Last week played host to Amazon’s second annual Prime Day, a self-created holiday the ecommerce giant dropped in the middle of the summer to drive sales and drum up interest in its premium subscription service.
When one of the largest ecommerce actors in the entire world makes a big play, it’s always worth watching intently to see what successes you can borrow from and what mistakes you can learn from. As ecommerce recruiters ourselves, we’re certainly keeping a close eye! Now that the numbers are in and we have two Prime Days of experience to compare, here’s what you should keep in mind with your own future ecommerce endeavors:
Don’t Abandon an Idea If It’s Not a Success at First
The first Prime Day went smoothly enough overall, but was met by a lot of disappointment from shoppers who were expecting outrageous deals on hot big-ticket items.
The event was met with a lot of hype and excitement. But when Prime Day began, Prime members mostly found moderate discounts on products that weren’t in particularly high demand:
— nick. (@nicktation) July 15, 2015
So far #primeday seems like ‘get rid of junk nobody wants’ day.
— Katie Olrich (@KatieOlrich) July 15, 2015
Intentionally or otherwise, Amazon had set expectations for Black Friday-level sales; high-end electronics, gadgets and media at drastically marked down prices. The reality was quite different, however, and what few products were in high demand sold out very quickly.
While not an abject failure, Prime Day 1 didn’t live up to expectations. Many businesses that would encounter a similar letdown on such a big project would scrap it, turning their attention and ecommerce staffing resources elsewhere. Amazon decided to stick with it and learn from their past mistakes instead.
Prime Day 2 was, by most accounts, much better received. Tempered expectations from last year, a better offering of marquee sales, and fewer immediate sellouts made this year much more successful:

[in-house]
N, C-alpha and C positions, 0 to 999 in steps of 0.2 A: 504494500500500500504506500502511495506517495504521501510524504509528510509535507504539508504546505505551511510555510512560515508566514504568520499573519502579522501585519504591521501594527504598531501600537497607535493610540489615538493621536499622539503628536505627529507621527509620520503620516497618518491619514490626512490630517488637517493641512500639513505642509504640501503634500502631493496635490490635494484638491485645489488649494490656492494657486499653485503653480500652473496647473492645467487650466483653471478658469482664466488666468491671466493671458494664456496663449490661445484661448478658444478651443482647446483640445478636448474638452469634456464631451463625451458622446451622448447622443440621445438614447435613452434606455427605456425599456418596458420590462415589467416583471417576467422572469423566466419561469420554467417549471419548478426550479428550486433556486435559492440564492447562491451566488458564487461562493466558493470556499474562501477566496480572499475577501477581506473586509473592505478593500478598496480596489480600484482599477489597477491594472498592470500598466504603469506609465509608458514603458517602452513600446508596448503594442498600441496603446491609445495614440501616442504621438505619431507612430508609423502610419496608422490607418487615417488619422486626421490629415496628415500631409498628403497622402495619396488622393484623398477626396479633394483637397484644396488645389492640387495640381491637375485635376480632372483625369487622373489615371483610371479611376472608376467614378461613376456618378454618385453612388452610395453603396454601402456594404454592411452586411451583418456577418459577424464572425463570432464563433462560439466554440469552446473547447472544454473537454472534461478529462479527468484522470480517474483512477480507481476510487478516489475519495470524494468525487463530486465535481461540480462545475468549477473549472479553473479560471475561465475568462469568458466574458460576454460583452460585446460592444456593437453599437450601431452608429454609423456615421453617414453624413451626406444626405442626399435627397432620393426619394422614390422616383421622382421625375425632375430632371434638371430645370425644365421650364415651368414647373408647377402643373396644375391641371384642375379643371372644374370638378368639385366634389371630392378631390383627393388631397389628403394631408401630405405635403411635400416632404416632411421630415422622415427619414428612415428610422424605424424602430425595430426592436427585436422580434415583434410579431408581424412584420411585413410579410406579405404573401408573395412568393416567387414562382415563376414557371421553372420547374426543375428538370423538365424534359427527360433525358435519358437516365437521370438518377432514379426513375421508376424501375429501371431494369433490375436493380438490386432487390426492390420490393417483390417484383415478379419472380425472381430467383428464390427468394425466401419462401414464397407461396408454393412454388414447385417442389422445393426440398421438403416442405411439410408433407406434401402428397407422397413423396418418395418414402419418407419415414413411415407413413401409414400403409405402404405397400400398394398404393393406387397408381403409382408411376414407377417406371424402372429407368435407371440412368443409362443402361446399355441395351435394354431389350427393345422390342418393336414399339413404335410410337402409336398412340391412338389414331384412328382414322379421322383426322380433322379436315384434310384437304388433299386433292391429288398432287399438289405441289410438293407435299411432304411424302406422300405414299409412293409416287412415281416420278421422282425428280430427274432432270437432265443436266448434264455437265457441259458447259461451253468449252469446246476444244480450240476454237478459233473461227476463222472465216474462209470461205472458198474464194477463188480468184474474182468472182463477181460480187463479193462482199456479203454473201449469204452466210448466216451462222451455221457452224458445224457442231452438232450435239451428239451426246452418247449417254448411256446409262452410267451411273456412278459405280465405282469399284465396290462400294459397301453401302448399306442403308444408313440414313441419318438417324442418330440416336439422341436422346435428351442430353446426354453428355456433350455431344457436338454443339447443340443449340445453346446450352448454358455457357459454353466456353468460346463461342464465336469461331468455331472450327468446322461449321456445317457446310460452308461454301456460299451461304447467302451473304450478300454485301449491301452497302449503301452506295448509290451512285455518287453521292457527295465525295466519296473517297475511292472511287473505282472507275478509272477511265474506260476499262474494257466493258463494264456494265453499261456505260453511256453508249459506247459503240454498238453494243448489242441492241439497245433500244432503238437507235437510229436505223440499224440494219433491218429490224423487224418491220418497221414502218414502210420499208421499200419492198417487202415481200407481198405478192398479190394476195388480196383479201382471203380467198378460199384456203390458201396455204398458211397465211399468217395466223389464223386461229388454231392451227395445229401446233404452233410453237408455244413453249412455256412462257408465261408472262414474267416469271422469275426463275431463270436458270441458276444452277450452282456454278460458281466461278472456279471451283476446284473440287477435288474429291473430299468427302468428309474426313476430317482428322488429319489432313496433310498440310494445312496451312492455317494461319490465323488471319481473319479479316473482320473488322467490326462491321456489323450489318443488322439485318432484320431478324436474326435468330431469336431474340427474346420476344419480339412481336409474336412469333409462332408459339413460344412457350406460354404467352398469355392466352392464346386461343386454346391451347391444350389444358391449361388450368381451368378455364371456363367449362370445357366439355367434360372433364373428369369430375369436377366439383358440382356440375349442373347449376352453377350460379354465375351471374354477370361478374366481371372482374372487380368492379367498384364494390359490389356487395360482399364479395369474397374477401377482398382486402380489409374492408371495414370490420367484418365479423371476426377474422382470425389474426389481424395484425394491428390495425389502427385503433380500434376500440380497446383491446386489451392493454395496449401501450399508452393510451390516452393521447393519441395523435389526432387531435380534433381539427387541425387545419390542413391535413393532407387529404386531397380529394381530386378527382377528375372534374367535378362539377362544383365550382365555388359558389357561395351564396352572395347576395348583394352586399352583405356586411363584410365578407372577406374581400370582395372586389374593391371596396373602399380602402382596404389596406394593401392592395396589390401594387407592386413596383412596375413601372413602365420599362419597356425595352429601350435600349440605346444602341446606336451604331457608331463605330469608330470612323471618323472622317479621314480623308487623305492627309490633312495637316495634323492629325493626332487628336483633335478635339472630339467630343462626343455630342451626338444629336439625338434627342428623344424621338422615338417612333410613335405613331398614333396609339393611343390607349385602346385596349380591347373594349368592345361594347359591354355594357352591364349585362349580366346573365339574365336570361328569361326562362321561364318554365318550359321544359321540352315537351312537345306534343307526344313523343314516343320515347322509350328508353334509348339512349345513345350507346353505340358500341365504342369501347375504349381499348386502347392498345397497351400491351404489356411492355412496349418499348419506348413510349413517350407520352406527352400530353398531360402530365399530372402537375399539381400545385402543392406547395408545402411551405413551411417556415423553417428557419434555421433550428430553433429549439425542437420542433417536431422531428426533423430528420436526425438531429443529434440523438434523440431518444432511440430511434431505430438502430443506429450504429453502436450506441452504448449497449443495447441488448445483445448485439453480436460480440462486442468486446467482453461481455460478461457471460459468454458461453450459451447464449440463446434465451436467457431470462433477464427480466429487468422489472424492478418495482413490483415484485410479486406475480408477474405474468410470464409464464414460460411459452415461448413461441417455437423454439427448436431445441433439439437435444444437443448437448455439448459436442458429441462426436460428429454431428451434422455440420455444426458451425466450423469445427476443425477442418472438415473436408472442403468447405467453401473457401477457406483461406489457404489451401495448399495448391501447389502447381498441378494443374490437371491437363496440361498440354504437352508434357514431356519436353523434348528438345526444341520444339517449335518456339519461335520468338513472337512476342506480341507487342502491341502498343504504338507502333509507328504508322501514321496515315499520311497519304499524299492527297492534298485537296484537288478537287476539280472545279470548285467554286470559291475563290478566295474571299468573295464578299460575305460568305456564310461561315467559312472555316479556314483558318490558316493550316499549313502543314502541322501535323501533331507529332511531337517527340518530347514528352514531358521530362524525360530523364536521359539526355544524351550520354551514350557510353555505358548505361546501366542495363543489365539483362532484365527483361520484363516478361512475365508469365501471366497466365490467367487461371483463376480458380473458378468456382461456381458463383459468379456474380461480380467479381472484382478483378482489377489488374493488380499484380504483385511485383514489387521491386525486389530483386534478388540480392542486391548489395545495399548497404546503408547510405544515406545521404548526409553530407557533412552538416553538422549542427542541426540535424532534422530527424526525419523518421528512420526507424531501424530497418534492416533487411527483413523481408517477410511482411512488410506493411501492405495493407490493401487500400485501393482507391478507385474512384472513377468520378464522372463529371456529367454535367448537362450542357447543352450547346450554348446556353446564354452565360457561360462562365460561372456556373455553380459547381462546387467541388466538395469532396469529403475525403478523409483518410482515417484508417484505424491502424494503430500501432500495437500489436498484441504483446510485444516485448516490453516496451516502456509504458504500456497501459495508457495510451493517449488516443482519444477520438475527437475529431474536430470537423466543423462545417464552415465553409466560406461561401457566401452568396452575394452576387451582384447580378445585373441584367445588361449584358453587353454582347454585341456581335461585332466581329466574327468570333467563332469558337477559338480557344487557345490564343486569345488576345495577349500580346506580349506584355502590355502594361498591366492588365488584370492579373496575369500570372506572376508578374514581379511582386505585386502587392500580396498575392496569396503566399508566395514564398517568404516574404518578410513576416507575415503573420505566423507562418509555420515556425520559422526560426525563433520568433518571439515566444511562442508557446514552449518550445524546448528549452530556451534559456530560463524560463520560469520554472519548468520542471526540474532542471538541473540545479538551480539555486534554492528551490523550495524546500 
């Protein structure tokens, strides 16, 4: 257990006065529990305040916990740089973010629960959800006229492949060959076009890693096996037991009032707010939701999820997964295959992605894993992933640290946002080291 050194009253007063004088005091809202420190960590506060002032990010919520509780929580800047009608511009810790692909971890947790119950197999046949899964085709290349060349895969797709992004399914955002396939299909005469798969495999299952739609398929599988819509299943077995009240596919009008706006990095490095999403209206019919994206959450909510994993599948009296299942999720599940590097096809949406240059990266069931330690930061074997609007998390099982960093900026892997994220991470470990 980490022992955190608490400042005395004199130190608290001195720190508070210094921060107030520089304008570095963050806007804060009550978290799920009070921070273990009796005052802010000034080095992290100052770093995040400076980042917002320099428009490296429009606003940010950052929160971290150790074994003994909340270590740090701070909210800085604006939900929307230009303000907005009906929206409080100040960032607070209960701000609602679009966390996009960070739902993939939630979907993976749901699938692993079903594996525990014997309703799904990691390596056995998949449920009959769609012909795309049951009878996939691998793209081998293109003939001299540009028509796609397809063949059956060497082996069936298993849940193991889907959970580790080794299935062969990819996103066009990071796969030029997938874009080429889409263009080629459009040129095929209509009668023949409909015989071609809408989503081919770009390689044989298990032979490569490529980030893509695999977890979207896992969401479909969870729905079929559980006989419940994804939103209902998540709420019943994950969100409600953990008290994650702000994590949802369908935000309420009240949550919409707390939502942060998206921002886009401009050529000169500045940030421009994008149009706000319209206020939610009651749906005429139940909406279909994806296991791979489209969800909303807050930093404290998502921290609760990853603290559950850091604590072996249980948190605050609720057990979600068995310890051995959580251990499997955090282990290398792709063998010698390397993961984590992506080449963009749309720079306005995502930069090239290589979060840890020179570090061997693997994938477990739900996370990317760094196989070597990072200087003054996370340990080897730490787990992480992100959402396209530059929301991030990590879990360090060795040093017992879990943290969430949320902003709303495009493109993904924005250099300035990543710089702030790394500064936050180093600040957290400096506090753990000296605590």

“The second annual Prime Day was the biggest day ever for Amazon.” The company announced in a press release on the 13th. “Amazon today announced customer orders surpassed Prime Day 2015 by more than 60% worldwide and more than 50% in the U.S.” It beat orders placed on Black Friday 2015 by 18%.
Not bad. “After yesterday’s results, we’ll definitely be doing this again, said Greg Greeley, VP of Amazon Prime.
The key takeaway here: if you have a big vision for your online store, don’t give up the moment things go poorly. Study your results carefully, listen to your customers, improve and try again.
The Competitor That Wasn’t?
Many speculated Prime Day was originally developed at least in part as a response to Jet.com, a competing ecommerce platform that had its sights on Amazon’s level of success. Around this time last year, many were talking about this new entrant to the market and what it could mean for e-retailers.
A year later, Jet.com still isn’t on go-to list for online shopping for the vast majority of people. More people are aware that it exists, but not many are acting on that knowledge.
Perhaps it’s a sign that Prime Day was successful in warding it off. More likely, the Jet buzz was overblown to begin with. Either way, it is simply far off from being relevant on a wide scale, and probably won’t be for some time (if ever).
That’s mixed news for anyone considering an ecommerce executive search. It means one less dominant competitor to contend with…but it also indicates that getting an edge on the juggernaut in Seattle will be a monumental task for even the best-organized ecommerce staffing.
Inviting More Guests to Your Party Than You Can Handle
If you build it, they will come. But by the time they come, you better have it built.
During the massive influx of ecommerce traffic to Amazon’s site last Tuesday, many users experienced a major hiccup. When attempting to claim an item or complete an order, they’d get an error message informing them that their request to add the product to their cart was unsuccessful. The problem lasted several hours.
Some customers are reporting difficulty with checkout. We’re working to resolve this issue quickly.
— Amazon (@amazon) July 12, 2016
Amazon has yet to announce exactly what caused the problem. And the impact it had on overall sales will be difficult to gauge unless you have access to insider analytics. But the lesson is obvious; if you’re hoping consumers will flood into your site to buy during a special event, you’d better reinforce it properly to handle the extra traffic and stress.
What exciting buys did you haul in from this year’s Prime Day? Let me know what you got, how your experience was, and how you would grade this year’s event!